val pathToPmml = "/even/to/distributed/systems"

    val env = StreamExecutionEnvironment.getExecutionEnvironment
    val events = env.yourInputStream

    //  a lazy reader implementation
    val reader = ModelReader(pathToPmml)

    // lets go with predictions
    events.evaluate(reader) { (event, model) =>
      // FlinkML Vector abstraction is used
      val toBePredicted = vectorize(event)

      // and here we are
      val prediction: Prediction = model.predict(toBePredicted)
      val result = prediction.value

      // finally custom returns
      (event, result)
    }

    env.execute("Awesome predictions with flink-jpmml")
  }
}


Some useful insights from the code:

  • in order to load the PMML model, you need to specify only the PMML source path
  • ModelReader is a lazy reader and it provides the right reading abstraction to TaskManagers
  • The resulting PMMLModel will be loaded by once factory for each TaskManager running on your architecture at construction time
  • the PmmlModel.predict method expects Flink Vectors as input event and, if you want to manage NaNs, an optional replace value;
  • Prediction provides the result of the input event evaluation against the PMML model as a Prediction[Double] ADT, so if the model can't manage a prediction it will return a EmptyPrediction value.

flink-jpmml provides also a quick prediction function if it can run against a Stream of Flink Vectors

...
val vectorStream: DataStream[Vector] = events.map(event => vectorize(event))
val predictions: DataStream[Prediction, Vector] = vectorStream.quickEvaluate(reader)

predictions.map(_.target).print()

env.execute("flink-jpmml quick predictions")

These really basic examples show you how to interact with the library. The following sections try to address some interesting details which worth a deeper analysis.

Behind the scenes 

flink-jpmml main effort is to retain all the streaming concepts:

  • since Flink is able to run against several distributed backend, users need to specify only the PMML source path: the library will take care how to load the model in full compliance of the underlying distributed system (e.g. HDFS, Alluxio, S3, localFS)
  • ModelReader is the object implementing the previous behavior; it will provide the loading methods but will read it lazily, i.e. only when the transformation will be applied
  • The PMMLModel will be loaded by a singleton model factory for each TaskManager running on your architecture; that means if you have an active TaskManager A made up of 4 TaskSlots, your TM will load the model from a single loader entity; this is crucial in order to let the system scale in thread-safety (still simple PMML models can grow to several hundreds of MegaBytes proportionally to the model size, meaning a big load in memory terms)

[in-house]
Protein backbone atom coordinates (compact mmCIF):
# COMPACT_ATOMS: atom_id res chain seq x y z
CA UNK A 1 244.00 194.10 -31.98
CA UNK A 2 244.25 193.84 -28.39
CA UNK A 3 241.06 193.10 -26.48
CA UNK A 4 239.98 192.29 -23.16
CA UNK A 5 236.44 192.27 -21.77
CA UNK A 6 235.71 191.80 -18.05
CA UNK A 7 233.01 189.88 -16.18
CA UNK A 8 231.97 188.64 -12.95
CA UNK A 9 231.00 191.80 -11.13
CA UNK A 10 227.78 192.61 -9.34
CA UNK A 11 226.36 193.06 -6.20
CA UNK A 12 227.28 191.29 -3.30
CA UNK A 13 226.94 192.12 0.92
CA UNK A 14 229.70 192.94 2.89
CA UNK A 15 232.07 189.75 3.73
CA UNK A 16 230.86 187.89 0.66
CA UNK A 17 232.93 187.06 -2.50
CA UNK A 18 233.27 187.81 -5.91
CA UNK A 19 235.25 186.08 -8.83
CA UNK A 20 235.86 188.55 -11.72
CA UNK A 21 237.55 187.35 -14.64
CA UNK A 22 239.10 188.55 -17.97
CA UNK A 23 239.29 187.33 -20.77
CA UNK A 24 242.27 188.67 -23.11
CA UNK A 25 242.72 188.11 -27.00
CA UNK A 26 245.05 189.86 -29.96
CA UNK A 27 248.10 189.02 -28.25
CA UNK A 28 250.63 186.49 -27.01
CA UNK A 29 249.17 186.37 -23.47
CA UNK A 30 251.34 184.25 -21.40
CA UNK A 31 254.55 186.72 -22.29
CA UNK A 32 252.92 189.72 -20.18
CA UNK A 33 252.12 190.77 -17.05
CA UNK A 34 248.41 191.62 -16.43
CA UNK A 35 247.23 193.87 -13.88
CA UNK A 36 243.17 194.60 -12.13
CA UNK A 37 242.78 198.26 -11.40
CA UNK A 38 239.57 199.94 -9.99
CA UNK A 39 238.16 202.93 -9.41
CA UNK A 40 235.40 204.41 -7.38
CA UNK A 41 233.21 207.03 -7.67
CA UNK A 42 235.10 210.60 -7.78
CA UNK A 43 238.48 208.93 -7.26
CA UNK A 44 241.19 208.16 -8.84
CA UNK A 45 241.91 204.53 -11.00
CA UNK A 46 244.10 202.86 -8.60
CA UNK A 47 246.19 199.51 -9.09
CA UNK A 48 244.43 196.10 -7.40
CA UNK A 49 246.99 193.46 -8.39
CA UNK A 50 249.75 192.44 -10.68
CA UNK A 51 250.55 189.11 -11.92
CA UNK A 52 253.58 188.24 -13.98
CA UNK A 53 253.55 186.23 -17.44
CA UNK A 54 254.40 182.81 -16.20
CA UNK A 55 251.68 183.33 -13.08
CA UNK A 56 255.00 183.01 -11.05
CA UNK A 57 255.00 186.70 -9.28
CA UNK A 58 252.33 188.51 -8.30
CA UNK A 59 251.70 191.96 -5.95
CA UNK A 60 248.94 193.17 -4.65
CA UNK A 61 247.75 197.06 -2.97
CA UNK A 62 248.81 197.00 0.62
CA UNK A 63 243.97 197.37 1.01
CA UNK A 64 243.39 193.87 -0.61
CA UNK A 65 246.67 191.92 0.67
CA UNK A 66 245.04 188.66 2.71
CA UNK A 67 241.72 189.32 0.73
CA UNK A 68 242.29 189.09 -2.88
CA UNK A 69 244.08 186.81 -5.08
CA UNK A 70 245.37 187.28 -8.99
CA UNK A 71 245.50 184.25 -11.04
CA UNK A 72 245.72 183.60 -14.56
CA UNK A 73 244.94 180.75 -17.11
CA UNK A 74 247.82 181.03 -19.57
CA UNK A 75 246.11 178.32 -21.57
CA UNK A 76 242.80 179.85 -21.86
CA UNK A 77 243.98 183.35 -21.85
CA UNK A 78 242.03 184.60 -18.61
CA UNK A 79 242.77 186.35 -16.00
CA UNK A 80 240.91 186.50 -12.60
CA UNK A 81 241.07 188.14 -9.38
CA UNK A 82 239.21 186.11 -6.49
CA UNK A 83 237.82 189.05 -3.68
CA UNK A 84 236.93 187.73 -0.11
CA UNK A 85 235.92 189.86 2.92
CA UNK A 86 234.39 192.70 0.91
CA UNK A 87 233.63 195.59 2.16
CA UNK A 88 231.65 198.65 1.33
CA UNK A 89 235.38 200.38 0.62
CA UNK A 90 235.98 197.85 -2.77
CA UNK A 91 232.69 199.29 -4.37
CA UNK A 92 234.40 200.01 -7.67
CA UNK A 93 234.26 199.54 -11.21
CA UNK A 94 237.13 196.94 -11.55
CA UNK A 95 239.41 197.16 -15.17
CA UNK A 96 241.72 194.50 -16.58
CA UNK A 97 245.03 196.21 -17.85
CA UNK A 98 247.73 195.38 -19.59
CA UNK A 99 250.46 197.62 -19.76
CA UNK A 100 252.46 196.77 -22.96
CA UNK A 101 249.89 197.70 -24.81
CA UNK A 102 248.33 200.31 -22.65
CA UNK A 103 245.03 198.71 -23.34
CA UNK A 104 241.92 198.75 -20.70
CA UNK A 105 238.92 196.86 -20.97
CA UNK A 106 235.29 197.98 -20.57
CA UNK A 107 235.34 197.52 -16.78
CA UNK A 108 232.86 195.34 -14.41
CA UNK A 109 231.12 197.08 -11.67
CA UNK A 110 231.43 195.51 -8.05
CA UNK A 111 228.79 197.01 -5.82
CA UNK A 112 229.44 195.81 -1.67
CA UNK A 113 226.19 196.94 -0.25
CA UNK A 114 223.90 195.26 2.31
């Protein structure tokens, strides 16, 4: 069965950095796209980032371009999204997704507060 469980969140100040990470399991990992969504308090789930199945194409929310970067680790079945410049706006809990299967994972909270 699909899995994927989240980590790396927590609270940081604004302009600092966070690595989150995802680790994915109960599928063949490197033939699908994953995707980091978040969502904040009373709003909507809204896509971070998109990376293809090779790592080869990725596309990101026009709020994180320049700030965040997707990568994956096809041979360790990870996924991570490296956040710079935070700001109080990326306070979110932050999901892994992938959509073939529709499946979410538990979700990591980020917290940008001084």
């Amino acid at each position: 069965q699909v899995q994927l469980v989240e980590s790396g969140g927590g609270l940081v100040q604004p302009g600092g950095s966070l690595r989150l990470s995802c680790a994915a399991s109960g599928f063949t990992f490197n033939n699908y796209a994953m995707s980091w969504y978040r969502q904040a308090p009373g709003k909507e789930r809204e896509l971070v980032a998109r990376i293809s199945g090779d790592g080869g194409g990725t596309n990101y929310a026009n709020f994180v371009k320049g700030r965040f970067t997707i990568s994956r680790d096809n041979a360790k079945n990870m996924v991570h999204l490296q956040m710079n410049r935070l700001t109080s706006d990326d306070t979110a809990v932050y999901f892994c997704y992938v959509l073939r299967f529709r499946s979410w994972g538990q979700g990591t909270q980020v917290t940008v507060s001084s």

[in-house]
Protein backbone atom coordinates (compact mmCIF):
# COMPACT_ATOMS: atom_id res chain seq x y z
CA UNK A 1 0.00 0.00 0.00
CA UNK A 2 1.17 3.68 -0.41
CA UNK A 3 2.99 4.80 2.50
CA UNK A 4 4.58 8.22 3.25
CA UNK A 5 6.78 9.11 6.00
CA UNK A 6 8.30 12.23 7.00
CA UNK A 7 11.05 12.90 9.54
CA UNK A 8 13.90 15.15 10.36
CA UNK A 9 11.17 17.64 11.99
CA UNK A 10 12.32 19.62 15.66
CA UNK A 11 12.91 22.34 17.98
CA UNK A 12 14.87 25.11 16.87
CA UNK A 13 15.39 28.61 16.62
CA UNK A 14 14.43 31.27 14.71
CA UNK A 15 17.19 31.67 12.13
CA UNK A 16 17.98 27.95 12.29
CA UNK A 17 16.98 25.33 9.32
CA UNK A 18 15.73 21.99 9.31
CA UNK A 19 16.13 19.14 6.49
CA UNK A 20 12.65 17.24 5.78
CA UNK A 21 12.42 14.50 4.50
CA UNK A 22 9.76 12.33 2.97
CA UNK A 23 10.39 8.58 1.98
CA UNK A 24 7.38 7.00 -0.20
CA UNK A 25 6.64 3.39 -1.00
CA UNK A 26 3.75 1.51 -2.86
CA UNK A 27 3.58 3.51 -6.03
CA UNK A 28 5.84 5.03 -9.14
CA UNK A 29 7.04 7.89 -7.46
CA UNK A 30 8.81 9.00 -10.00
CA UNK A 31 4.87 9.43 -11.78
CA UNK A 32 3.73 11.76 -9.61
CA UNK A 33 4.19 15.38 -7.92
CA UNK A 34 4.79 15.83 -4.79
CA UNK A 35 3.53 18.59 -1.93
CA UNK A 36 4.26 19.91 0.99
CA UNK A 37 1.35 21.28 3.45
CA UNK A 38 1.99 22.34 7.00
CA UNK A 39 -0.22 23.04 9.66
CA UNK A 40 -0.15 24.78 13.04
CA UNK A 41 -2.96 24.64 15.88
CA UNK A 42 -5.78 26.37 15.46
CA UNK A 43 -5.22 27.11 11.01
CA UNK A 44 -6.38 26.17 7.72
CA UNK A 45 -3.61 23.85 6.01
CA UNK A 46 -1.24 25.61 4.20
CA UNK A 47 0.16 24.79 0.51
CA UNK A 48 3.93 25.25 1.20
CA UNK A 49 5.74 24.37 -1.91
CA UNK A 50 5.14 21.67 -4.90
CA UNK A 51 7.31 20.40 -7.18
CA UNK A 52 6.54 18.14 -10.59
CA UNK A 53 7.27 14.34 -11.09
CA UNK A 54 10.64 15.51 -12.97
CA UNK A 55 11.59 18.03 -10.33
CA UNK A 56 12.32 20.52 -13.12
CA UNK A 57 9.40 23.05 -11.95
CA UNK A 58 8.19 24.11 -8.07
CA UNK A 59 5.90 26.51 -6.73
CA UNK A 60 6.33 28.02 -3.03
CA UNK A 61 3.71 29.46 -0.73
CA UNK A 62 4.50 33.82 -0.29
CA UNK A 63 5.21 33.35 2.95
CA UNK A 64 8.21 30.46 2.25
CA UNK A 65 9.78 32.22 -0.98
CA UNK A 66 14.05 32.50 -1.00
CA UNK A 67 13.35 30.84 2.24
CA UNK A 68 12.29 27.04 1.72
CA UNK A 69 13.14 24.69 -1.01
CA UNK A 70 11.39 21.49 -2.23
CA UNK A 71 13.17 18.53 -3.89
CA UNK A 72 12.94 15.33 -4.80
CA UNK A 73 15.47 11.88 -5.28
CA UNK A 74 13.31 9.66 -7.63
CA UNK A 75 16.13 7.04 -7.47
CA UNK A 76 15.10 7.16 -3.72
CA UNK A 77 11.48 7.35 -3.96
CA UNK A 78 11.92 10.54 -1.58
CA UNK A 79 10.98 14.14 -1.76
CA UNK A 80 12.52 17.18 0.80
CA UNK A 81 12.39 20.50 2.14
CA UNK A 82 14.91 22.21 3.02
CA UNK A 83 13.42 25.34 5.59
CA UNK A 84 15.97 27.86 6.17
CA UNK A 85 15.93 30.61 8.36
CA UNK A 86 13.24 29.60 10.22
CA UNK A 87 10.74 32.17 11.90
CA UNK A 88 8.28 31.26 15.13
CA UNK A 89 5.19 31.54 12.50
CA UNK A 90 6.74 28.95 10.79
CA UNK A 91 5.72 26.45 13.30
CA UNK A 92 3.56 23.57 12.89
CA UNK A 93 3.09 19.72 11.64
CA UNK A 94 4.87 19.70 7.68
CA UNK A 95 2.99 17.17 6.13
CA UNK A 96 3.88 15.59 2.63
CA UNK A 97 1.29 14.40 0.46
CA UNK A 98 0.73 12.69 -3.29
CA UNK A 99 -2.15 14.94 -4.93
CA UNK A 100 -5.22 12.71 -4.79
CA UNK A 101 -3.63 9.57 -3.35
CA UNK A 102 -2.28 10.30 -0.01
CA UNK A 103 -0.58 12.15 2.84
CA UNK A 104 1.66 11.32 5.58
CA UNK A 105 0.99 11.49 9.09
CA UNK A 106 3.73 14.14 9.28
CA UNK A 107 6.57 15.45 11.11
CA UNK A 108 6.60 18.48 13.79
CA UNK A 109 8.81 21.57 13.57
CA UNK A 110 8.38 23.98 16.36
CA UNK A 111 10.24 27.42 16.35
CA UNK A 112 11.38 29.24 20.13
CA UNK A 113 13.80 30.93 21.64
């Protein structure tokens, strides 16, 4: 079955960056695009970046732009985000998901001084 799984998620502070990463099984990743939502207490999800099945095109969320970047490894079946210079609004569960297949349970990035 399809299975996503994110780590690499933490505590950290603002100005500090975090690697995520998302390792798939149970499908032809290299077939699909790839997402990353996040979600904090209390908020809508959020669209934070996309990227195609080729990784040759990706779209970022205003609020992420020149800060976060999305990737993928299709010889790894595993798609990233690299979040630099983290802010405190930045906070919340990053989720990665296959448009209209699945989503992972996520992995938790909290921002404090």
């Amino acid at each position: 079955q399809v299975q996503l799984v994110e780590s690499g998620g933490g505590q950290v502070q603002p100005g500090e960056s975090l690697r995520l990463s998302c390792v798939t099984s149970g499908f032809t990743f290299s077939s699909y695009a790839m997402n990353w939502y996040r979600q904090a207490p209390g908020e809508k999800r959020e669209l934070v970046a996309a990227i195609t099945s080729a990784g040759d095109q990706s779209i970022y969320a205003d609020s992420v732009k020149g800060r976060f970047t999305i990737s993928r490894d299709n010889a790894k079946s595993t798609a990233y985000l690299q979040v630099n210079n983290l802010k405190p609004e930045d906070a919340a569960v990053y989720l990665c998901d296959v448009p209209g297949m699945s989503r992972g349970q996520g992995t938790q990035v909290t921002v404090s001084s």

• the PmmlModel.predict method expects Flink Vectors as input events; this choice let us to leverage the underlying Breeze implementation and no reflection will be applied at all; moreover, the user don't have to specify any key-value structure: you have data matching a feature vector, so the former will be used against the latter; (see input discussion section for further details)
  • flink-jpmml can also handle sparse data, thus you can just pass the desired replace value as argument to the discussed method (here you will need a SparseVector) val prediction = model.predict(sparseData, replaceValue)
  • Prediction is the output case class: it returns the result of the input event evaluation against the PMML model as a Score[Double] ADT, so if the model can't manage a prediction it will return a EmptyScore.

The design worths bit more focus: the choice to have a UDF as input prediction method is justified by the need of handling a Machine Learning task (a prediction task) along with a pure Streaming application; in this way the user can manage predictions in the body of the function with the primitive event.

Input Vectors Abstraction

Assume this is the considered PMML feature vector

["sepal_width", "sepal_length", "petal_width", "petal_length"]

and you have values for all these fields; so, just create a DenseVector

val vector: DenseVector = DenseVector(value1, value2, value3, value4)

Suppose you missed value2, so you will need a SparseVector

val vector: SparseVector = SparseVector(4, Array(0, 2, 3), Array(value1, value2, value4))

flink-jpmml will recognize missing values and it will replace them with replaceValue if specified (as second argument of the PmmlModel.predict method), otherwise the NaNs handling is demanded to the PMML model.

Note also flink-jpmml assumes that if you employ a DenseVector, it means that the dense instance size is your model size and it will not predict anything (i.e. returns Score.Empty); in case of sparse instances, the library reads the sparse size value.

How flink-jpmml handles prediction issues

flink-jpmml won't break your job if something goes wrong but the model loading step; it is such a crucial action (it's mandatory for predictions), then in case of failure it raises a ModelLoadingException. Each other issue is detailed as log messages.

The handled failures are:

  • Input Validation failure - The input is not corresponding to the feature vector in size terms (either too big or too short)
  • Input Preparation failure - JPMML library fails to prepare internal data format
  • Evaluation step failure - JPMML fails to evaluate the input against the PMML
  • JPMML Result Extraction failure - The job fails to retrieve the result from the PMML model

How to Contribute

If you want to contribute to the project send an email to info@radicalbit.io or just open an issue here. flink-jpmml community is looking for you!

Authors

Disclaimer

  • Apache®, Apache Flink™, Flink™, and the Apache feather logo are trademarks of The Apache Software Foundation.
  • PMML standard is a trademark of The Data Mining Group. All rights reserved.
  • JPMML-Evaluator is licensed under the GNU Affero General Public License (AGPL) version 3.0. Other licenses are available on request.

License

This library has been published under the GNU Affero General Public License (AGPL) version 3.0 following and respecting the official advices coming from the Apache Software Foundation about the compatibility between the Apache License, Version 2.0 and the GNU General Public License, Version 3.0